Squanto was a member of the Pawtuket Native American tribe that aided the English settlers through an unfamiliar land. Teaching them how to cultivate their new environment and avoid hazards, he helped solidify relations between colonists and Native Americans, which resulted in a large celebration in 1621 regarded as the first Thanksgiving.
Squanto was able to communicate and aid the English colonists due to the fact that previously he was kidnapped by an English captain and sold into slavery. Eventually, Squanto escaped England and made it back to his home in present-day New England after learning the English language.
Half of the English settlers who embarked on the journey across the Atlantic did not survive until the next year living in their adopted home. The English were unfamiliar with their new environment, and Squanto taught them how to farm crops, fish, distillate sap from trees and avoid poisonous plants.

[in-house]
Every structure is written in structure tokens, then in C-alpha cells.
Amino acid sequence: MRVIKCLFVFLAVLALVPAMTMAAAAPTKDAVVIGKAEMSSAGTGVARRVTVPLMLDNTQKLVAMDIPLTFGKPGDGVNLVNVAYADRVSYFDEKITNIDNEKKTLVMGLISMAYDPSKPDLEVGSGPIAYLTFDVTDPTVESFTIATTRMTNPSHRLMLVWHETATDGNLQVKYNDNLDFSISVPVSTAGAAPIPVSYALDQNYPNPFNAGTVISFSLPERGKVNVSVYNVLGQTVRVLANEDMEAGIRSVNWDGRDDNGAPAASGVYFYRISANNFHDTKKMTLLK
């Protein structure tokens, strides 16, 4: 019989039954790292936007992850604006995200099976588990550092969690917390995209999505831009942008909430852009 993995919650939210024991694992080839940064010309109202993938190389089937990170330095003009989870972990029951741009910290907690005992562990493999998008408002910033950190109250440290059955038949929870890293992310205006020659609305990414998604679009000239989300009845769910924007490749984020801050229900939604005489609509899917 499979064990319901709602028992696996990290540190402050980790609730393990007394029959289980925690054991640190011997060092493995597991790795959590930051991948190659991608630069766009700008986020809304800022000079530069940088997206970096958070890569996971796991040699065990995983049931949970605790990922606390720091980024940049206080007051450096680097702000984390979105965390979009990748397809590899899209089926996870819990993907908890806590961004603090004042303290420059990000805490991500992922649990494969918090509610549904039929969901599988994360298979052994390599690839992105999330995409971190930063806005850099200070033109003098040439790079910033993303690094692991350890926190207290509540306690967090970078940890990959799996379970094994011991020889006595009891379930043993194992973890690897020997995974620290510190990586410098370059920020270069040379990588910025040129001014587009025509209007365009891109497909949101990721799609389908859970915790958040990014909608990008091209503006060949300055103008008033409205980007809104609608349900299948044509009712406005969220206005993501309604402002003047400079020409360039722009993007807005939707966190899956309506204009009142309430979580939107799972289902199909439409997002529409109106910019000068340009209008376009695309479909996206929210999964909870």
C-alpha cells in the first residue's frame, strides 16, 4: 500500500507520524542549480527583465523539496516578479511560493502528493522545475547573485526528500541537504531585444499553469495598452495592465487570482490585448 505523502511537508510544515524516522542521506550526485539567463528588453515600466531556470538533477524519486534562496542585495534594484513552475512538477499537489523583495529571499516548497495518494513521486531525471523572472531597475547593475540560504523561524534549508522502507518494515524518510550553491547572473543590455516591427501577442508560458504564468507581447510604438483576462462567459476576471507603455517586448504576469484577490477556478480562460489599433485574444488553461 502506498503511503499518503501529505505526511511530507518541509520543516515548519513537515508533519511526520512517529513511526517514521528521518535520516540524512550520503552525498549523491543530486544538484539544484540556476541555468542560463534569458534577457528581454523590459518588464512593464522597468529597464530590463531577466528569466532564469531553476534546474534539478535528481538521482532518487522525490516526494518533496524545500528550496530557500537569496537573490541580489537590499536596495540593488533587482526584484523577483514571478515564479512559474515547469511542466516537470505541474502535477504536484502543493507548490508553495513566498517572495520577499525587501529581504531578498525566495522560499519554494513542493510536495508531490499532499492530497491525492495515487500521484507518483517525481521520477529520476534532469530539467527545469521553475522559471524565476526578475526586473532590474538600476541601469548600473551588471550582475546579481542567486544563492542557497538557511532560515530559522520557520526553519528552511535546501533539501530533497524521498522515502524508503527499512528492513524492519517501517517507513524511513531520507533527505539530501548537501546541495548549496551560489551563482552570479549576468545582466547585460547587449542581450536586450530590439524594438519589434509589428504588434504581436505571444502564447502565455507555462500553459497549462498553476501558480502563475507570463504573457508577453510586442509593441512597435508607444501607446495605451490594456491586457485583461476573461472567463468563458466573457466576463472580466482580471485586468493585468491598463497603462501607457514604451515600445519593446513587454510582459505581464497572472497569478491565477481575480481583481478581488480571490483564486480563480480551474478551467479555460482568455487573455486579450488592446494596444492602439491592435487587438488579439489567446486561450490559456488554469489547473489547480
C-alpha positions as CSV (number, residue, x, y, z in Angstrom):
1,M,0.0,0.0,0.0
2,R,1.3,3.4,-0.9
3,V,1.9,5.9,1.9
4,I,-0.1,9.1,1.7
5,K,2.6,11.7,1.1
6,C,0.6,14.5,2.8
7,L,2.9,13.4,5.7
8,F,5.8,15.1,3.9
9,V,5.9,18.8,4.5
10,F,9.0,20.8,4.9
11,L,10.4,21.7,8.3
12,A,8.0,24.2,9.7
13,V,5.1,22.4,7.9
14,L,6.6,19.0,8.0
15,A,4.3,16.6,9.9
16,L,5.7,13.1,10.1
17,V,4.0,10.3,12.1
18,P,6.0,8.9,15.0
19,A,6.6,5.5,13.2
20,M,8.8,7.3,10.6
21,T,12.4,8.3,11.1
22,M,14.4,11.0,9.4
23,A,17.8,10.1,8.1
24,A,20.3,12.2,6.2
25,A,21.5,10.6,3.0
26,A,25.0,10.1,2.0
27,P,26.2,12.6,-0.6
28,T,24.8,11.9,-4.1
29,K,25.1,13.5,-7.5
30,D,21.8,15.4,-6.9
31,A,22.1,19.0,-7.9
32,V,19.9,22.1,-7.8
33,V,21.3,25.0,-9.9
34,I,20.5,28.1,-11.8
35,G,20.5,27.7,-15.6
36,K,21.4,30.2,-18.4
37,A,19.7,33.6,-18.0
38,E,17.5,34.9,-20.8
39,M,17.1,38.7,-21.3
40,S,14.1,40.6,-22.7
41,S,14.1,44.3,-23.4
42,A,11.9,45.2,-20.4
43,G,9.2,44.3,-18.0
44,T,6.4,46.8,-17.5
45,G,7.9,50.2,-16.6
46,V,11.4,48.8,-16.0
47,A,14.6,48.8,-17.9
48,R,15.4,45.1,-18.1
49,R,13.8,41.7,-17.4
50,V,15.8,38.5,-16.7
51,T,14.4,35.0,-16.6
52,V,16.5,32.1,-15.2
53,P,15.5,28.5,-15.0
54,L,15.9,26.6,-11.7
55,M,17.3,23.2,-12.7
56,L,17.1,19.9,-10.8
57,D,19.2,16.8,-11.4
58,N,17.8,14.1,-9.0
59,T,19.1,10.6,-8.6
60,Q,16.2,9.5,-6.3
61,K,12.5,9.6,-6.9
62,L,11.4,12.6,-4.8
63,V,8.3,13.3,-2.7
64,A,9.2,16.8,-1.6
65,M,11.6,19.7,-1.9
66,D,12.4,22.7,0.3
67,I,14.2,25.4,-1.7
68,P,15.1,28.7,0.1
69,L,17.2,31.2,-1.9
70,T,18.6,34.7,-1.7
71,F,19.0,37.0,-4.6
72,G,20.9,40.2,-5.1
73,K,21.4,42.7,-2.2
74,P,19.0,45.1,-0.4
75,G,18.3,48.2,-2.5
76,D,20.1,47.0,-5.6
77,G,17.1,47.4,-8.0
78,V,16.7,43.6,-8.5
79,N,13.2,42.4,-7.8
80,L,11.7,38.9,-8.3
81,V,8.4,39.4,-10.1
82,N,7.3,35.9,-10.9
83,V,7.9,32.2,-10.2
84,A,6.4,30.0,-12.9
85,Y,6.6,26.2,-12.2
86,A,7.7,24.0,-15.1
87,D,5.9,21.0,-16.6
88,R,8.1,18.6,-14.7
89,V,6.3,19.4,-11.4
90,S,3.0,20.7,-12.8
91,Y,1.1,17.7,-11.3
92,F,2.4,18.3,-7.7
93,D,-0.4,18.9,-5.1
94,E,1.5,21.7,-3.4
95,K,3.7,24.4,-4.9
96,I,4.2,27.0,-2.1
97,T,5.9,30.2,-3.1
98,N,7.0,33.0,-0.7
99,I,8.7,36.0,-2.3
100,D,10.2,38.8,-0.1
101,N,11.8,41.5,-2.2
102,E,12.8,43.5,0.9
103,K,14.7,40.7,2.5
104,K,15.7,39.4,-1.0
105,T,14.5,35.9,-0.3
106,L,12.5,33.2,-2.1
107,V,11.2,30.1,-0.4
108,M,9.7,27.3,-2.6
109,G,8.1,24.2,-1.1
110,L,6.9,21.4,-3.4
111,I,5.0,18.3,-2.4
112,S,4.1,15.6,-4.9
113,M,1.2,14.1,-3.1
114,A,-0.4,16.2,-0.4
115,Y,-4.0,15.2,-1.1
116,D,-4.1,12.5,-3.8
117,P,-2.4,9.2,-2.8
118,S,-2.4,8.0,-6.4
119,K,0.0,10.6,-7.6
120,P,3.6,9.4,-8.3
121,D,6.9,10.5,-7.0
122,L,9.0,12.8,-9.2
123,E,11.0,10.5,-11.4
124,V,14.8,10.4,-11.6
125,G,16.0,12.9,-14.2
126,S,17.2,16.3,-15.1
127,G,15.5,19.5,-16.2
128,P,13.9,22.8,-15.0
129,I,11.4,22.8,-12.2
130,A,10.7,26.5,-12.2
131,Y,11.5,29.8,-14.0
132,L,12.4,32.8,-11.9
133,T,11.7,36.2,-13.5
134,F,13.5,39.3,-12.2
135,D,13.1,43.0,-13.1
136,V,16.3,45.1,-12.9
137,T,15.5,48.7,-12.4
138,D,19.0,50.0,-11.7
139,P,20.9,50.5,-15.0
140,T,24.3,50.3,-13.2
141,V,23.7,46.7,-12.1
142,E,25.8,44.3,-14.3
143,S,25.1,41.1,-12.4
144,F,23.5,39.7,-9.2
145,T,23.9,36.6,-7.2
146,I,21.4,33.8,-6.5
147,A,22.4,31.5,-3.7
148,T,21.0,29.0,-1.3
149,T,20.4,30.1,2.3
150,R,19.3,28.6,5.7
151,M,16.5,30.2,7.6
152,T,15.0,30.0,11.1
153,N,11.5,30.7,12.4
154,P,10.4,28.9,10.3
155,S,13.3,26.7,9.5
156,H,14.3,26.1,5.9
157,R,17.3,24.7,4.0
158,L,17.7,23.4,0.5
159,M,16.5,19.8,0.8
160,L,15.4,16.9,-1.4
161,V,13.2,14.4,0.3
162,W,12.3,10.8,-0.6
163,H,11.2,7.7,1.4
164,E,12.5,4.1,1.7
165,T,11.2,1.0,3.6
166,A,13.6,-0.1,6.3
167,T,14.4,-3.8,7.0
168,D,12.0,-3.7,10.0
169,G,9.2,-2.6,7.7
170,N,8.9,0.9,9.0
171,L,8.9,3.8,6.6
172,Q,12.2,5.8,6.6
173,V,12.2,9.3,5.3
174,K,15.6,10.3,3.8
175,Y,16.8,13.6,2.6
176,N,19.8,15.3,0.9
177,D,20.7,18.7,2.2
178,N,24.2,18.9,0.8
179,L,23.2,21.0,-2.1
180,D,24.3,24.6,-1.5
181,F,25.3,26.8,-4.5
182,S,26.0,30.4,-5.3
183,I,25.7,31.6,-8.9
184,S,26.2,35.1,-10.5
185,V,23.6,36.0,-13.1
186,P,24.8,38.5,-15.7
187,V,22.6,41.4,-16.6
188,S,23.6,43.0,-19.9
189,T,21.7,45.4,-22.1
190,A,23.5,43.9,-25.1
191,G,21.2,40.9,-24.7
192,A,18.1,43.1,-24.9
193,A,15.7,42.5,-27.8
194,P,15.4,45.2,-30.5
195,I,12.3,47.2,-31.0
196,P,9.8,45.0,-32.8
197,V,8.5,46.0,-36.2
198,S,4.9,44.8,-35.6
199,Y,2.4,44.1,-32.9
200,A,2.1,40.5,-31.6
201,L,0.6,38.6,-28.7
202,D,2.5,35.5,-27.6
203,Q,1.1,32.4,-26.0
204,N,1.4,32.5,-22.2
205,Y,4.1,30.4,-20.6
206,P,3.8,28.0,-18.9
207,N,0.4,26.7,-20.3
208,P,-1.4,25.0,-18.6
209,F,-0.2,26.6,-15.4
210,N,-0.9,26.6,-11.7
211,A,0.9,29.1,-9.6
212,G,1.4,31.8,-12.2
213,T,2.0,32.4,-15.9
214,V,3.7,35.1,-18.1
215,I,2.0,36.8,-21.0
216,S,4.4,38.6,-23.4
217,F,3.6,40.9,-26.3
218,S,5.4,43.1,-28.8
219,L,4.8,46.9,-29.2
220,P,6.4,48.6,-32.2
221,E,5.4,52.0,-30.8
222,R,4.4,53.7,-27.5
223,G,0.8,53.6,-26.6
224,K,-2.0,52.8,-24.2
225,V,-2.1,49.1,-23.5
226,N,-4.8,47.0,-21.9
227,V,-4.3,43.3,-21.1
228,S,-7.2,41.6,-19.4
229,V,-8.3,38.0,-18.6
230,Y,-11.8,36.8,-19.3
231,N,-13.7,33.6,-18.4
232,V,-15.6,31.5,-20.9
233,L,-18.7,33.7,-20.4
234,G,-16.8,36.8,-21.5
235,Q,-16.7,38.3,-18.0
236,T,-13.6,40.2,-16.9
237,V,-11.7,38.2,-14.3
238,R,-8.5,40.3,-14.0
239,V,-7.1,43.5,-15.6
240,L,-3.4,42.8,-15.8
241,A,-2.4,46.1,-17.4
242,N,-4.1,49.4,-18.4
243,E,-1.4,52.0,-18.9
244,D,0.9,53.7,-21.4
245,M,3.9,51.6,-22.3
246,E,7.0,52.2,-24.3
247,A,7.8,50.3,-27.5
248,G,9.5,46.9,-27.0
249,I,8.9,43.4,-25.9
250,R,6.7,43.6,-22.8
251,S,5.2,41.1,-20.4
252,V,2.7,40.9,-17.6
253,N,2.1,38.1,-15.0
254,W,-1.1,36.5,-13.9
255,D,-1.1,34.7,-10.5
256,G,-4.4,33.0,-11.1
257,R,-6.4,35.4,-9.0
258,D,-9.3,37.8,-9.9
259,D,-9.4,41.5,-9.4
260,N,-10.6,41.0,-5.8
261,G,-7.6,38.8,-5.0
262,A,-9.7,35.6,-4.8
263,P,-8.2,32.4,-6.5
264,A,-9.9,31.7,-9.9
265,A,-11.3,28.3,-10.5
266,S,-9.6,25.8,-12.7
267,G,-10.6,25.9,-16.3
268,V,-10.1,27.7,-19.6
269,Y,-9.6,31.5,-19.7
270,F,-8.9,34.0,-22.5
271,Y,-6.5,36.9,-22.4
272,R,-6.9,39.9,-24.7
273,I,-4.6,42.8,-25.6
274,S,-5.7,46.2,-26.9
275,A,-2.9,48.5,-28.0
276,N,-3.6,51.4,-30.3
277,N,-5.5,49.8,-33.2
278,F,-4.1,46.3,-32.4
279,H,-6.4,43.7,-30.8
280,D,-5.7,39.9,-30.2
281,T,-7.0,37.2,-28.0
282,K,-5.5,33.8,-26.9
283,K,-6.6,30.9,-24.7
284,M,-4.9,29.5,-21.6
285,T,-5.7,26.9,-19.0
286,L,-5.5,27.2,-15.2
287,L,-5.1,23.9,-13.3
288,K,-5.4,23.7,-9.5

Squanto, being able to communicate with his fellow natives and the colonists, was able to aid in the friendly relations between the two parties. This harmonious relationship between the Wampanoag tribe and the English colonists was able to endure for only a few generations.
With the teachings of the local natives, the English settlers were able achieve a successful corn harvest in November 1621. As a result of this success, Gov. William Bradford, a local colonial leader of the time, organized a large festive dinner to which the Native American tribes who aided their success were invited. This jovial occasion is recognized today as the first Thanksgiving dinner.